October 9, 2015 6:11 pm
Updated: October 9, 2015 8:59 pm

Clearing the air of CO2; new carbon capture project launched in Squamish

WATCH: The province has put up hundreds of thousands of dollars to help fund a Squamish project that looks to turn greenhouse gases into fuel. Ted Chernecki reports.

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The provincial government is providing $435,000 in support of Carbon Engineering’s (CE) carbon capture pilot project that converts CO2 into synthetic fuel.

CE’s air purification and synthetic fuel-producing technology could revolutionize the fight against climate change and turn back the clock on emission levels.

The company’s technology essentially ‘scrubs’ out CO2 from the air by absorbing the carbon dioxide in a liquid solution and eventually recycling it into pellets. The pellets release pure carbon when heated.

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The pilot plant was launched earlier this year and is presently working to purify one to two tonnes of air daily. CE’s Business and Development Manager Geoff Holmes says the project was launched to prove the efficiency of the technology.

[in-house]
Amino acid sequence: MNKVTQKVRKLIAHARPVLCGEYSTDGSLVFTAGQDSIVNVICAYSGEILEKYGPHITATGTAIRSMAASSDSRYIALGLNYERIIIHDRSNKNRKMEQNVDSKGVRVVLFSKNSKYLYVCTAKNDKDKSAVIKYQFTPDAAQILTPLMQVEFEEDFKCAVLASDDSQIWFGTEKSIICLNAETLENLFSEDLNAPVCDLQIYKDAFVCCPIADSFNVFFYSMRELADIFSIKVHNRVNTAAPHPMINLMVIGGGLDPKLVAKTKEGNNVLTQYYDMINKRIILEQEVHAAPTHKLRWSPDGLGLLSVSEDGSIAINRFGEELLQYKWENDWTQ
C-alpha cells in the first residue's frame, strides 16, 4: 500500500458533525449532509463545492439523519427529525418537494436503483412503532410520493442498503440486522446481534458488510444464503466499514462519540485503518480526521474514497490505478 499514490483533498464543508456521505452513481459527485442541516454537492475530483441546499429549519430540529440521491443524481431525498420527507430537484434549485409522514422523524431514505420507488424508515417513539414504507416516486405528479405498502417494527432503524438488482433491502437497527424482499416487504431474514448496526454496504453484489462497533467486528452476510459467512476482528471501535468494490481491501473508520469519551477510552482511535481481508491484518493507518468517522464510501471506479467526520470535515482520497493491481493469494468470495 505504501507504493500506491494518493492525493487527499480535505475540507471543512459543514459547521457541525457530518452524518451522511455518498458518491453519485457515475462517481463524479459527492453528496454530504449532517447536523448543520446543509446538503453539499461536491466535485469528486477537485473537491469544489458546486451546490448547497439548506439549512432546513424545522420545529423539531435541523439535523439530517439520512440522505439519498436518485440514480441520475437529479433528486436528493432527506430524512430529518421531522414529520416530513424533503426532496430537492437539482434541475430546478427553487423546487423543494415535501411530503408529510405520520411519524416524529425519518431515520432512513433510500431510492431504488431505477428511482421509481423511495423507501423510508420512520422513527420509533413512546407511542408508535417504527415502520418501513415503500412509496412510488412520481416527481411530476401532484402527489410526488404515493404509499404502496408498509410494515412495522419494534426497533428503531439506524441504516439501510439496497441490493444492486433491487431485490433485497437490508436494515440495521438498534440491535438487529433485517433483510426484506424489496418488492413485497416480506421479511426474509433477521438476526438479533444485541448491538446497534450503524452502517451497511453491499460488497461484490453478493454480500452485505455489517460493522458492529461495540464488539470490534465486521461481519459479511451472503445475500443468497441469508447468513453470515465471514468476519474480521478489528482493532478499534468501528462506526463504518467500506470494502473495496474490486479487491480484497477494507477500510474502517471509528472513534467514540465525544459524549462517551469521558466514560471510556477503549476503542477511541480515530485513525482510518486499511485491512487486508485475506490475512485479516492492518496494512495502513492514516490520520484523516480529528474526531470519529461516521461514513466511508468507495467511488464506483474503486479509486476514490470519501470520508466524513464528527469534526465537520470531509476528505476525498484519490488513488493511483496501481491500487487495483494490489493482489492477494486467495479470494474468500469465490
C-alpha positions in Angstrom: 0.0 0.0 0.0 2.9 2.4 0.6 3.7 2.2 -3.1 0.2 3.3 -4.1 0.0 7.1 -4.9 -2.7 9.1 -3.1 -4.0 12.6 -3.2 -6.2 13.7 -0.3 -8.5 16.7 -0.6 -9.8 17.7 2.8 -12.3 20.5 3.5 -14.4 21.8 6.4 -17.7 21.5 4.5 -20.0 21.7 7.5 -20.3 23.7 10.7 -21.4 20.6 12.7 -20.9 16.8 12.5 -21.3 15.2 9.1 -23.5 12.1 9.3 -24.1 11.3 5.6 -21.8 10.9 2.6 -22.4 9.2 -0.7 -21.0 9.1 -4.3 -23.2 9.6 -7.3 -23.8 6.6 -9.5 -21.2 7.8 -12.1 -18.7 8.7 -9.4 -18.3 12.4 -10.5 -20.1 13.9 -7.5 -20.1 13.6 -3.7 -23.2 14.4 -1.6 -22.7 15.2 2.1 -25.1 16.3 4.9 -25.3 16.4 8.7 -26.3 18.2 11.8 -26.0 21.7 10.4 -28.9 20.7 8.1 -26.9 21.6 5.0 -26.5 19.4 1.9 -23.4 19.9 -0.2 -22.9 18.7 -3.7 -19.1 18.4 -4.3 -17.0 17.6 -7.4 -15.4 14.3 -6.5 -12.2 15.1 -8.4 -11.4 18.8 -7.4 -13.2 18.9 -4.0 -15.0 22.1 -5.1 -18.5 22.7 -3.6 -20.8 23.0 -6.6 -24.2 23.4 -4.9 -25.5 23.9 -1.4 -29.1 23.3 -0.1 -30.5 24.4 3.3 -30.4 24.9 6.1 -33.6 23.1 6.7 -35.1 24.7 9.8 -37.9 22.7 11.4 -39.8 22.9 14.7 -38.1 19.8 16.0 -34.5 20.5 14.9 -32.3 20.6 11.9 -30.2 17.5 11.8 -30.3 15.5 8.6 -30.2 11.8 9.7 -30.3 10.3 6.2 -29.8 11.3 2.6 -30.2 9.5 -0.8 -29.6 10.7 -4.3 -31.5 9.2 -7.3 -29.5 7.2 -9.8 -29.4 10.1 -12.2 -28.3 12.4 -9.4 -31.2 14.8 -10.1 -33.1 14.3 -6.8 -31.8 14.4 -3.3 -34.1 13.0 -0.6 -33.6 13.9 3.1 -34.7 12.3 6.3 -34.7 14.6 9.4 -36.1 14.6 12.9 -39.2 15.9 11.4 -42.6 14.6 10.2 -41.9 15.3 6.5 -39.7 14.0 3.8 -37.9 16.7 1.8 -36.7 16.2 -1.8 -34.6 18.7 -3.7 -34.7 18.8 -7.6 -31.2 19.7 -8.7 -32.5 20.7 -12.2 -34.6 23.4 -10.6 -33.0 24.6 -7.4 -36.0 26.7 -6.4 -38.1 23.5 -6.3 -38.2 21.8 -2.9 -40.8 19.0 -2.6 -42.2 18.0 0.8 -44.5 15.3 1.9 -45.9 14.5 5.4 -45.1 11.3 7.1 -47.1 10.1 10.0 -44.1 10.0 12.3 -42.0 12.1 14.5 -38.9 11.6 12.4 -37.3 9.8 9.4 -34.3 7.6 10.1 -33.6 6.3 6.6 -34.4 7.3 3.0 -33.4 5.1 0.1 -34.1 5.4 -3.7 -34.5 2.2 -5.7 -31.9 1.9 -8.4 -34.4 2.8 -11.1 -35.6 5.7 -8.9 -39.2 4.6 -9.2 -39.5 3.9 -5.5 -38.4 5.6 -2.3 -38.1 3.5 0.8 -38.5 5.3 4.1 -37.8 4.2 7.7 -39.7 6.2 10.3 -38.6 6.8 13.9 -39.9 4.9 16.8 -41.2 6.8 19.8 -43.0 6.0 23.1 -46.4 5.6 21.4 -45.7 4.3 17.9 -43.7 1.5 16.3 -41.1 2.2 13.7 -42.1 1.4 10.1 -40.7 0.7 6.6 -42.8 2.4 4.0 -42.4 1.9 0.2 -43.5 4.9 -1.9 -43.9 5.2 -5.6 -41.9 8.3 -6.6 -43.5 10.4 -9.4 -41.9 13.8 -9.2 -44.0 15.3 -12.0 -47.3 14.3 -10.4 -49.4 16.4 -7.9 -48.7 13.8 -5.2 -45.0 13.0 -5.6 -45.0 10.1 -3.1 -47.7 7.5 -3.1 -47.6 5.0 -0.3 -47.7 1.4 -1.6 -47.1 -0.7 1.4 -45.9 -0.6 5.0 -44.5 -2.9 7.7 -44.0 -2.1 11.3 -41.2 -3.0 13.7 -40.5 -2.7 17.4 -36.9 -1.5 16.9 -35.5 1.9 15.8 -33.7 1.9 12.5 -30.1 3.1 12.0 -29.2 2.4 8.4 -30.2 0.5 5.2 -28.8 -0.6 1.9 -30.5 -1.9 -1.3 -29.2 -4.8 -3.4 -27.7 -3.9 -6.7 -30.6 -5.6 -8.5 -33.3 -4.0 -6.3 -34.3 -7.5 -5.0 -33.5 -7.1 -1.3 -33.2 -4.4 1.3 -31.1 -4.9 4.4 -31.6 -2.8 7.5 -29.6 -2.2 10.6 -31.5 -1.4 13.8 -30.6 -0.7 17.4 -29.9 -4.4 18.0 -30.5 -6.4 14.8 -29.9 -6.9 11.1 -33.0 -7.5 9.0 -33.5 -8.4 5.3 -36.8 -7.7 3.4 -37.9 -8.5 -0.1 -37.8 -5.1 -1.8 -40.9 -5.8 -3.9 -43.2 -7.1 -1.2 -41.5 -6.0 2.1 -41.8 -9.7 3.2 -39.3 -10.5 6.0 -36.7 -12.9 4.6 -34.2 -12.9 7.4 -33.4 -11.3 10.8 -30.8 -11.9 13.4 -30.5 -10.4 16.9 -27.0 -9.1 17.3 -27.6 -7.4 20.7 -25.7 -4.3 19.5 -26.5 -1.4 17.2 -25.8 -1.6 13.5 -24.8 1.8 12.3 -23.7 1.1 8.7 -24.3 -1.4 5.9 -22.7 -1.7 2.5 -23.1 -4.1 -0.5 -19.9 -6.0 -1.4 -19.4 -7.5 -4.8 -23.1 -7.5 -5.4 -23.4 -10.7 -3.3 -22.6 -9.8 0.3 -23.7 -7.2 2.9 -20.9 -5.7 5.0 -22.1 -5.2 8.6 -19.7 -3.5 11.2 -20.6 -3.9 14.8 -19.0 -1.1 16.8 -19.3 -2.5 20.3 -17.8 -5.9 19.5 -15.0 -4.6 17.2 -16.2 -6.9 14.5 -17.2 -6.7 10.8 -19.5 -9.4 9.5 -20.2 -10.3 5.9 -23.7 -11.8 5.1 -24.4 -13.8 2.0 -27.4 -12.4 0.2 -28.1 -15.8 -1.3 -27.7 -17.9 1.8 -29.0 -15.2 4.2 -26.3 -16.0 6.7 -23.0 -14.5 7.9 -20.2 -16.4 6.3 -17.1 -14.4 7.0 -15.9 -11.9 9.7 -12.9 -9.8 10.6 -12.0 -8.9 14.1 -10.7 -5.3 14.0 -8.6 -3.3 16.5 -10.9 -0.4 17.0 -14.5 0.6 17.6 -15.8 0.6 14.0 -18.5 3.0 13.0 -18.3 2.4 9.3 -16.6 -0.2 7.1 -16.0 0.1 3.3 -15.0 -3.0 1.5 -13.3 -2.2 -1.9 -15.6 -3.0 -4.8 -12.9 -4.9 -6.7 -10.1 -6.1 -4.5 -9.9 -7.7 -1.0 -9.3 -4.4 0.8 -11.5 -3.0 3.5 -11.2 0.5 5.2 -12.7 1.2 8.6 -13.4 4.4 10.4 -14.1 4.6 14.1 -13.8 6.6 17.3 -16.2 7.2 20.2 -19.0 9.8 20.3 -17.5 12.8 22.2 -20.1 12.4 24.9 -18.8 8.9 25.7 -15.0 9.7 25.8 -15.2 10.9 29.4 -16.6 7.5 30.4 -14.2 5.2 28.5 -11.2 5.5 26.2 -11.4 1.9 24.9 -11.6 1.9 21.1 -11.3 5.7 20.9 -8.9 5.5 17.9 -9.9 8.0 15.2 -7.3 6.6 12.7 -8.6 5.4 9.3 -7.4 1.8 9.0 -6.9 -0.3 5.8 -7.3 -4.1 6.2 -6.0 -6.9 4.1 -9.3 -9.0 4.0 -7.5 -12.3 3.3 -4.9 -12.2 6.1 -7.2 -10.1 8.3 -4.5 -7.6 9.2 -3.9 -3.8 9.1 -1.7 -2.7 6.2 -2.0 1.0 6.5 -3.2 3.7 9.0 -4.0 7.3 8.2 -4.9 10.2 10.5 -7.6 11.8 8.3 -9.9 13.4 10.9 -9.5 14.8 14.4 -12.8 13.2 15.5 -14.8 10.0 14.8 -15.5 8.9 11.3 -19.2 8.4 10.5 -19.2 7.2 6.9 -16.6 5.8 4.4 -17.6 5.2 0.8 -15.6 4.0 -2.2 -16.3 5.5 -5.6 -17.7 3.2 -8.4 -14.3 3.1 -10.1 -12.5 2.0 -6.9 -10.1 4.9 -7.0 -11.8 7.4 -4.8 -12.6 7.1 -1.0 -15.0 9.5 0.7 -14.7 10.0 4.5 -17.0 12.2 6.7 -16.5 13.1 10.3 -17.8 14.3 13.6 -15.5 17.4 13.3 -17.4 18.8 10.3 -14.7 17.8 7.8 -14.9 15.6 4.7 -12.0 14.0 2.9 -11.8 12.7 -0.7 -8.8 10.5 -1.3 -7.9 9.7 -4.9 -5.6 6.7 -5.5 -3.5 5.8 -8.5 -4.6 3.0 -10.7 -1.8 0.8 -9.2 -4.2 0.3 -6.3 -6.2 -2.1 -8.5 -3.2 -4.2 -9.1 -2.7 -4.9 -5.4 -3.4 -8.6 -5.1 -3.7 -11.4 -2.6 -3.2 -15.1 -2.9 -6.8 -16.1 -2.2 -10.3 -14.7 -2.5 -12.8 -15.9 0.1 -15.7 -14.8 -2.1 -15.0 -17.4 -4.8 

“We’re designing technology to capture industrial-scale quantities of CO2 from the air. Eventual plants that we build could be as large as 1,000,000 tonnes per year capacity at one plant. That’s a pretty cool proposition because that’s the equivalent of taking 250,000 cars off the road,” he says.

CE also plans to convert captured carbon into synthetic diesel or gasoline. In a press release, the Ministry of Energy and Mines explains the process.

Electricity would be used to capture CO2 directly from the air, and to split water and manufacture hydrogen. The two components would then be reacted to yield diesel or gasoline. When this synthetic fuel is burned in a car, truck or bus it would simply return the CO2 back to the atmosphere, powering transportation in a way that is fully carbon-neutral.

The Ministry also says BC Transit has considered testing the synthetic diesel fuel in their fleet in Squamish.

Holmes says CE’s technology would be effective anywhere, but the Squamish site was chosen partly because it was a former chemical facility, and some of the existing infrastructure was able to be reused.

“There’s technical expertise in the lower mainland that’s really quite relevant to some of the equipment we’ve built in our plant,” Holmes says. “The community here is supportive of clean energy and innovation.”

CE’s technology has caught the attention of Bill Gates and Murray Edwards, who have both invested in the project.

© 2015 Shaw Media

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